**Problem**

If you have a 2GB file with one string per line, which sorting algorithm would you use to sort the file and why?Solution

When an interviewer gives a size limit of 2GB, it should tell you something – in this case, it suggests that they don’t want you to bring all the data into memory.

So what do we do? We only bring part of the data into memory..

**Method 1 - K way external merge sort**

Because 2GB size of strings are way too huge to be put into main memory, I came up with two ways:

- K-way merge sort. Divide the file into K pieces, transfer them into main memory and sort them.
- Bucket sort. Sort each character in order.

**Algorithm:**

- Divide the file into K chunks of size X, where X * K = 2 GB. Bring each chunk into memory and sort the lines as usual using any O(nlogn) algorithm. Save the lines back to the file.
- Now bring the next chunk into memory and sort.
- Once we’re done, merge them one by one.This is called
.*K-way merge*

**Example - Merge 2 (or 3) at a time**

Suppose we have 3 sets of data - A,B,C. K = 3.

Now we can merge A and B together , such that X = A + B. Then we can merge X and C. Y = X+C.

This method is uses 2 merges at a time and requires less memory.

**Example - Proper K way merge**

where you select the next element from

*any*of the groups. With that you would check the lowest value in every list to see which one comes next:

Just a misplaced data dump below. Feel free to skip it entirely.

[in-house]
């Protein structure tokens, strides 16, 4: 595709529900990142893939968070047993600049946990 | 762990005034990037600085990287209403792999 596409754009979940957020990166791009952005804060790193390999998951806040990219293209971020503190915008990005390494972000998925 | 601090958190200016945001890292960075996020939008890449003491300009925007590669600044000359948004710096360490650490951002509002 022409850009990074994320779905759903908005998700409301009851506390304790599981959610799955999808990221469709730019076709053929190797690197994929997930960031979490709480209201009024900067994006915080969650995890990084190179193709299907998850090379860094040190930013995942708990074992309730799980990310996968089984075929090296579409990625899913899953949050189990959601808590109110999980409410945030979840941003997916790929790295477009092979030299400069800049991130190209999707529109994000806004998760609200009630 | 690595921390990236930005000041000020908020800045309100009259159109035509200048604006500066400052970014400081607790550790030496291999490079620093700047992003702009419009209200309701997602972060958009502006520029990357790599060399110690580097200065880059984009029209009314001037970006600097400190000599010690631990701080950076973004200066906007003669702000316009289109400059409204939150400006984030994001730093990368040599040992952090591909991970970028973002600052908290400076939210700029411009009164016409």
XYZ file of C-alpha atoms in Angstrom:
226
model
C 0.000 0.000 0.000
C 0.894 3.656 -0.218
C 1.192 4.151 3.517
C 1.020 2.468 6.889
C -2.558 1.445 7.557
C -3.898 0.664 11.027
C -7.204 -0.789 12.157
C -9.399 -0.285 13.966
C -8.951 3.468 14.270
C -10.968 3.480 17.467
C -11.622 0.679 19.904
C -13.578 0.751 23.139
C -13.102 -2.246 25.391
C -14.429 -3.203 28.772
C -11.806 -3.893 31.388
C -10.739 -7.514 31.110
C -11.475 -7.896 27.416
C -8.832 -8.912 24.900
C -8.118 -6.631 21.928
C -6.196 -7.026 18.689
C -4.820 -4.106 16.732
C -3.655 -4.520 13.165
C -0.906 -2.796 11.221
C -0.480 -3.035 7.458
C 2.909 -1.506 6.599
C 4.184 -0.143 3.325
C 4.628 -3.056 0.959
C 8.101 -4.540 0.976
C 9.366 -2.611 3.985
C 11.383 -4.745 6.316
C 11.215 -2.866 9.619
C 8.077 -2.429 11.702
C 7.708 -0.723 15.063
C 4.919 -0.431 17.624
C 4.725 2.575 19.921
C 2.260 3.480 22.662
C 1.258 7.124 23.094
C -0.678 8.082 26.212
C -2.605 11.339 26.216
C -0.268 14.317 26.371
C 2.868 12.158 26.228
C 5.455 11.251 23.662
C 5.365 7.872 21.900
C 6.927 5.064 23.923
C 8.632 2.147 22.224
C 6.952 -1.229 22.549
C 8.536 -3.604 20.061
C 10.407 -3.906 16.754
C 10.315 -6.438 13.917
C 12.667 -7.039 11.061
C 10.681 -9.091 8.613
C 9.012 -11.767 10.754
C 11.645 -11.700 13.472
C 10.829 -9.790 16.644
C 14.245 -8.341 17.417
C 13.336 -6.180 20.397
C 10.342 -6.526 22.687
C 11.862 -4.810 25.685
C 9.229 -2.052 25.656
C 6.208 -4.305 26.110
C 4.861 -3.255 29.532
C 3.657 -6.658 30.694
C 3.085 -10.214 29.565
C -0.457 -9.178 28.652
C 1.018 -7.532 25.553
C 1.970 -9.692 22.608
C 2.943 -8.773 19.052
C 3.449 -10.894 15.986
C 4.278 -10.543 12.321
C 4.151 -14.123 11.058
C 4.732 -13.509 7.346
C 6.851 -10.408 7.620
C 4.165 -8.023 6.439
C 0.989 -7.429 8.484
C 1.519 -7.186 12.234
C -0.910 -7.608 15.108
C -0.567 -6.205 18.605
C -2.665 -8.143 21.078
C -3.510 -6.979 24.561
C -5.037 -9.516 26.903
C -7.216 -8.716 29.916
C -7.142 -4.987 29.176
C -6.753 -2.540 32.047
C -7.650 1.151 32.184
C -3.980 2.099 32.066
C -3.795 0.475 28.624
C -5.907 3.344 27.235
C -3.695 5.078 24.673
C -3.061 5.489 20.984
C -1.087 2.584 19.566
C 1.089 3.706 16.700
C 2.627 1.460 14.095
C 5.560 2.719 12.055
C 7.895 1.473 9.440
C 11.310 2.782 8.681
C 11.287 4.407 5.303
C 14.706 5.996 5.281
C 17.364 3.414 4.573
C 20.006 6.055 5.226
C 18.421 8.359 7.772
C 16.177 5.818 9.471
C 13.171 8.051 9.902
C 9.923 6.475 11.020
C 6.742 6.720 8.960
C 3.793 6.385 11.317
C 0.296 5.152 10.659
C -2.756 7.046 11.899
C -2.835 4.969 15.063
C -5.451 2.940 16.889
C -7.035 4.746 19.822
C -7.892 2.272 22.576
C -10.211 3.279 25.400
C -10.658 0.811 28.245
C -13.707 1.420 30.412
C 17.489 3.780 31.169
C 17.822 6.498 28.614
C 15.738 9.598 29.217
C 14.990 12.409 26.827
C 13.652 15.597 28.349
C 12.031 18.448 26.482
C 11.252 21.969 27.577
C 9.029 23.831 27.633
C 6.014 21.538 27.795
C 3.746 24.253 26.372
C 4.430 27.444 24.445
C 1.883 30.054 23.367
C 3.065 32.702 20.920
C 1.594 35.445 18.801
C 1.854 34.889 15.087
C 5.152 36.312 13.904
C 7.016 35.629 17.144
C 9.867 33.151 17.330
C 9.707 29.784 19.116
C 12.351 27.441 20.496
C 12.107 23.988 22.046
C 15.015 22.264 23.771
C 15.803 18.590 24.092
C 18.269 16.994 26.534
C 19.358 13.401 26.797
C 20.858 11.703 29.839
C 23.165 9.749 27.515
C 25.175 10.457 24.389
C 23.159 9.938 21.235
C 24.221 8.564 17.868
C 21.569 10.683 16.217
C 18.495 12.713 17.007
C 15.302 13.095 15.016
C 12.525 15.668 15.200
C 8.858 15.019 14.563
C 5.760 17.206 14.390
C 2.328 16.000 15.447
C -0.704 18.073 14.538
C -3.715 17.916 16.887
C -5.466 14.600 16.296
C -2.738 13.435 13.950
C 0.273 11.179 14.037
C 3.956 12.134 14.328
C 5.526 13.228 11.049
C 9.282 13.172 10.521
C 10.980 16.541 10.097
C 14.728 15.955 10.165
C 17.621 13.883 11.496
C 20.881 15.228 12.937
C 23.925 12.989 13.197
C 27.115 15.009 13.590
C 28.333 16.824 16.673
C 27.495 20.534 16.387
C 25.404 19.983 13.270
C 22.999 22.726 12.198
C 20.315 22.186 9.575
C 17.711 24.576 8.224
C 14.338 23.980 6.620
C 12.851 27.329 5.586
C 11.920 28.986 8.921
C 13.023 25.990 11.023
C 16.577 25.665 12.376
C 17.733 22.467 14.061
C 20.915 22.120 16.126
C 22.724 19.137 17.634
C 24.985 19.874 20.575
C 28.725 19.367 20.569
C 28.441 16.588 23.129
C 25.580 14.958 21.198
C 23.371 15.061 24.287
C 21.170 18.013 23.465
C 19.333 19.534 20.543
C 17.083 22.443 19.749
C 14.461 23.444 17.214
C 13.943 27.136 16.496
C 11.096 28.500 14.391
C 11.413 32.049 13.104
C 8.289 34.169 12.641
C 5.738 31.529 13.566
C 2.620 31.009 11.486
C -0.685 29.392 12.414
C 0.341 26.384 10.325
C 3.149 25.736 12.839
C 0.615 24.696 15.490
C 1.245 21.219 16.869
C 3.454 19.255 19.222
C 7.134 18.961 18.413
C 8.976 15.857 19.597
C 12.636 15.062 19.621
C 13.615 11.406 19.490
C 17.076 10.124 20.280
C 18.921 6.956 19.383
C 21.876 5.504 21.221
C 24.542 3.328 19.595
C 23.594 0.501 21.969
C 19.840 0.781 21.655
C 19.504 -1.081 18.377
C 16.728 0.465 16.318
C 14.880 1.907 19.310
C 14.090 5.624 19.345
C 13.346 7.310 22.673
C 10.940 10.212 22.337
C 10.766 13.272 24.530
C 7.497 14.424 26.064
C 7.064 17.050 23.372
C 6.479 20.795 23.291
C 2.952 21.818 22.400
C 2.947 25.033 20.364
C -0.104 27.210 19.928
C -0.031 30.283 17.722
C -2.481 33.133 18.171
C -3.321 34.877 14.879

Y = A + B + C.

Which of these you choose depends on the available memory and the element size.

For example, if you have 100M memory available to you and the element size is 100K, you can use the latter. That's because, for a 2G file, you need 20 groups (of 100M each) for the sort phase which means a proper N-way merge will need 100K by 20, or about 2M, well under your memory availability.

Alternatively, let's say you only have 1M available. That will be about 2000 (2G / 1M) groups and multiplying that by 100K gives 200M, well beyond your capacity.

So you would have to do that merge in multiple passes. Keep in mind though that it doesn't have to be multiple passes merging

*two*lists.

You could find a middle ground where for example each pass merges ten lists. Ten groups of 100K is only a meg so will fit into your memory constraint and that will result in fewer merge passes.

**Method 2 - Caching**

Here what we can do is we can again divide the 2G file into K chunks of X memory. So, the chunks become X1,X2,X3 and so on. Now we load chunk X1, iterate over chunk X2, merge X1 and X2, and only keep lowest element in Memory. So, now we have Y = X1 + X2. But, only Y/2 is kept in memory and likewise we will continue. Of-course this method can be improved upon to bring upon deterministic-ness.

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